The primary challenge of the arms situation in Libya is the lack of transparency and access to the stockpiles controlled by the rival brigades that are still very much a factor in the difficult political situation. Therefore, it seems the most urgent need related to the brigade fighters and their large number of unaccounted for weapons is the integration and unification of these revolutionary fighters into national security institutions. The first step must be adequate demobilization in solid coordination with halting small arms proliferation through a transparent registration system of weapons in circulation. Obviously this will be no easy task. One of the most difficult challenges of small arms is just that– they are small, mobile, and easily collected, traded, and hidden. The same cannot be said for other types of conventional weapons such as tanks, helicopters, or missile systems. Many of these revolutionary fighters are unwilling to forego their weapons due to the weak security sector, which, in turn, remains weak in part due to the wide circulation and hoarding of weapons. It is a dangerous and vicious cycle that must be broken. The Libyan authorities themselves have recognized that their foremost challenge is to address the wide circulation of weapons and the armed brigades fighting for control of territory across the country. Furthermore, these weapons are undoubtedly finding their way across borders fueling conflict and violence in neighboring states such as Sudan wrought with its own set of very difficult internal conflicts.

Libya has a difficult road ahead as it transitions to a new government and seeks to integrate a country fraught with regional and tribal divisions. To do so will require a stable security situation without which the transition will be impossible and such stability in the security sector requires control of arms proliferation.

–Katherine Prizeman

Arms to Syria: Fueling the Fire of Violence

14 Nov

On Saturday, the Arab League voted to suspend Syria’s membership revoking the country’s voting rights, while also seeking to impose sanctions. Furthermore, the UN has reported  more than 3,500 deaths since the protests against President Bashar al-Assad and his government began underscoring just how tense and precarious the situation remains. It is clear that violence is undoubtedly facilitated by the flow of weapons, which not only are used in the clashes among parties to the conflict, but also to intimidate and to create a culture of fear destabilizing communities and stymieing any chance for a peaceful resolution. The flow of arms is surely ‘adding fuel to the fire’ and is strikingly irresponsible behavior as the death toll rises with no sign of a negotiated end. Onlookers are increasingly frightened by these heightened tensions and the Assad government’s severe lack of willingness to negotiate.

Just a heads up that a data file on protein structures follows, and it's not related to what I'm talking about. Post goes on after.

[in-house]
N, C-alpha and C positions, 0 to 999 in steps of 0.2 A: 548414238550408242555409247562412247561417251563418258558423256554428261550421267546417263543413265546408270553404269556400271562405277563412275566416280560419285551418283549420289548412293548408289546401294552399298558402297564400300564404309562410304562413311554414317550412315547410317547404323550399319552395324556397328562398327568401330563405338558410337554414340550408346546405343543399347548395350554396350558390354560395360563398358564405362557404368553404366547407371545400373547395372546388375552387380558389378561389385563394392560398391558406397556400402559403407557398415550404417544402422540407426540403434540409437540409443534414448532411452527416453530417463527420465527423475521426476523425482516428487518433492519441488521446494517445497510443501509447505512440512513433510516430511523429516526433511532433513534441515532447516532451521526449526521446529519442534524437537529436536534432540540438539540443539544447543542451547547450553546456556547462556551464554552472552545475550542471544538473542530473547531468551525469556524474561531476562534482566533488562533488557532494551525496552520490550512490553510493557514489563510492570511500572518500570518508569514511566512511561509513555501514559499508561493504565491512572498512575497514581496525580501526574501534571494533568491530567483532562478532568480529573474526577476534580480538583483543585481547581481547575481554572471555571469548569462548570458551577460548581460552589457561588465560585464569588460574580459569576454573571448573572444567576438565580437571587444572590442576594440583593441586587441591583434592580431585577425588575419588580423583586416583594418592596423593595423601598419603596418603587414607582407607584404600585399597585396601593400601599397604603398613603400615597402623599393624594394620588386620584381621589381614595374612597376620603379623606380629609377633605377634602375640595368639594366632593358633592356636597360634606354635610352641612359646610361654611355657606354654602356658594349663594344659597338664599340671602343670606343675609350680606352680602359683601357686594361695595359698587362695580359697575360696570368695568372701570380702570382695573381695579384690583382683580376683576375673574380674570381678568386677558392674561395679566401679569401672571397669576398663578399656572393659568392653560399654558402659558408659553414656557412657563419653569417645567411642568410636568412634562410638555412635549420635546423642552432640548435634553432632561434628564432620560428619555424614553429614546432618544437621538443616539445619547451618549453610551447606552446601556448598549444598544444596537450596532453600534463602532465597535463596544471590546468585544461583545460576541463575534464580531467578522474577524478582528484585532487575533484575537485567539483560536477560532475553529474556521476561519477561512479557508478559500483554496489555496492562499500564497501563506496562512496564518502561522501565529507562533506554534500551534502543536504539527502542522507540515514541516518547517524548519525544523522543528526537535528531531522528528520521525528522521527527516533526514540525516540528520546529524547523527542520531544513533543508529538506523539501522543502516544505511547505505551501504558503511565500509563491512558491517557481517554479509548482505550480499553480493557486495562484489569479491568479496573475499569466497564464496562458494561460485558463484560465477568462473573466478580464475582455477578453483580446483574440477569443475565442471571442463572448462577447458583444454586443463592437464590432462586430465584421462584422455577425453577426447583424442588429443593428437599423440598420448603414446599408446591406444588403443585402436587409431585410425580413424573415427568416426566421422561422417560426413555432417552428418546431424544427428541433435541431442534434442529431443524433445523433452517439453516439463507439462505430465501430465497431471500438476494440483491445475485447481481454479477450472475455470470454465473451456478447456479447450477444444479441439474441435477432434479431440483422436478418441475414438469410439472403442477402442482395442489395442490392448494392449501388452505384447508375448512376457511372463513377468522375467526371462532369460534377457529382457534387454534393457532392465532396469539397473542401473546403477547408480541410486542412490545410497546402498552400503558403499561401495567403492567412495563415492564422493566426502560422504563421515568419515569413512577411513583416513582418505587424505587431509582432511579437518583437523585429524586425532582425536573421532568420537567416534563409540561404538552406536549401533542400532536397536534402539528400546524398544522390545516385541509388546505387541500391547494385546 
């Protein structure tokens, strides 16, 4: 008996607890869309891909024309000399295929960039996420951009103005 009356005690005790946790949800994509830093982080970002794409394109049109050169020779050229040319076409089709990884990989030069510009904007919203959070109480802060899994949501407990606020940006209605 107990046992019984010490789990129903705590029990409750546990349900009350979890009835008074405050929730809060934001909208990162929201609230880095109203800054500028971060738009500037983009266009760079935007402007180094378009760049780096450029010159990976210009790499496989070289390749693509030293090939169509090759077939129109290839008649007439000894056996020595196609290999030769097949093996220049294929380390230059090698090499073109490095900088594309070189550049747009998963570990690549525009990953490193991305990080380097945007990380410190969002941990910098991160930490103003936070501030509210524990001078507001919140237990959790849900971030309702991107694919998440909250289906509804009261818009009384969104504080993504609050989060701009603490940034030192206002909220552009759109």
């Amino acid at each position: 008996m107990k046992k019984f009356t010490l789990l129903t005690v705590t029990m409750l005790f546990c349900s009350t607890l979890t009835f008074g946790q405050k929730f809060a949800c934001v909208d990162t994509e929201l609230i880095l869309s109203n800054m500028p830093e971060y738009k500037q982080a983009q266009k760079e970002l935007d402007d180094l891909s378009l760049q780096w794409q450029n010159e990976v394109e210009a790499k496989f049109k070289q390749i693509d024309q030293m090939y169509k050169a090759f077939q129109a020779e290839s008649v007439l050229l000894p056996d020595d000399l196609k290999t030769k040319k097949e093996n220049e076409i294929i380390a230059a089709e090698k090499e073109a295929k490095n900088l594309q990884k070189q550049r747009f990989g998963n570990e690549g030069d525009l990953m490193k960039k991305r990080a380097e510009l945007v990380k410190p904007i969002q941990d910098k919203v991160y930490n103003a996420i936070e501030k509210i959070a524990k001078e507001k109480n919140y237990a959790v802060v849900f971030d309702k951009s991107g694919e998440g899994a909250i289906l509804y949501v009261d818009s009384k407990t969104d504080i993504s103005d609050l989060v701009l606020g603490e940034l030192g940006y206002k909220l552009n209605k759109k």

The Russian Federation just announced its intentions to honor all arms contracts with Syria despite the continued government crackdown. Citing the lack of official restrictions (i.e. an arms embargo) against Syria, Russian officials have affirmed their commitment to uphold their ‘business transactions.’ Vyacheslav Dzirkaln, deputy head of Russia’s Federal Service for Military and Technical Cooperation, warned against a repetition of the “Libyan scenario.” Dzirkaln also noted that the Russian government is keen to resume arms sales to Libya– both existing and prospective deals. However, it is clear that selling arms to a country in the midst of severe violence is much more than a business transaction and has ramifications far beyond an exchange of weaponry for a monetary price. Libya stands as a glaring and recent case in point. The proliferation of new arms and the unregulated flow of exisitng ones continue to wreak havoc on the political transition in Libya (see prior post “Controlling arms in the new Libya: The bigger picture.”) Many of the so-called anti-Qadaffi rebel groups have refused to disarm for fear of losing leverage and bargaining clout perpetuating the cycle of instability and fear of violence. Reports of missing weapons and unaccounted for ammunition stockpiles are a grim reality with which the new Libyan government must deal and a situation that is making a difficult situation even more grueling and intractable.

As a backdrop to continued arms sales to Syria, a political stalemate at the UN remains. There is certainly a hesitation, most notably on the Security Council from the Chinese, Russians, and South Africans, to re-create any situation resembling Libya in any form from military intervention, referral to the ICC, or even adoption of a resolution condemning the violence. Dissatisfaction with the implementation of Resolution 1973 has become the ‘elephant in the room’ in the Council chamber seemingly halting any action on Syria whatsoever.

The ambivalence to move forward on Syria is both glaringly apparent and dangerous. Exacerbating this ambivalence is the continual flow of weapons fueling violent outbreaks on the parts of both the government and the anti-Assad protesters. First and foremost, the violence must stop. And so does the proliferation of arms.

–Katherine Prizeman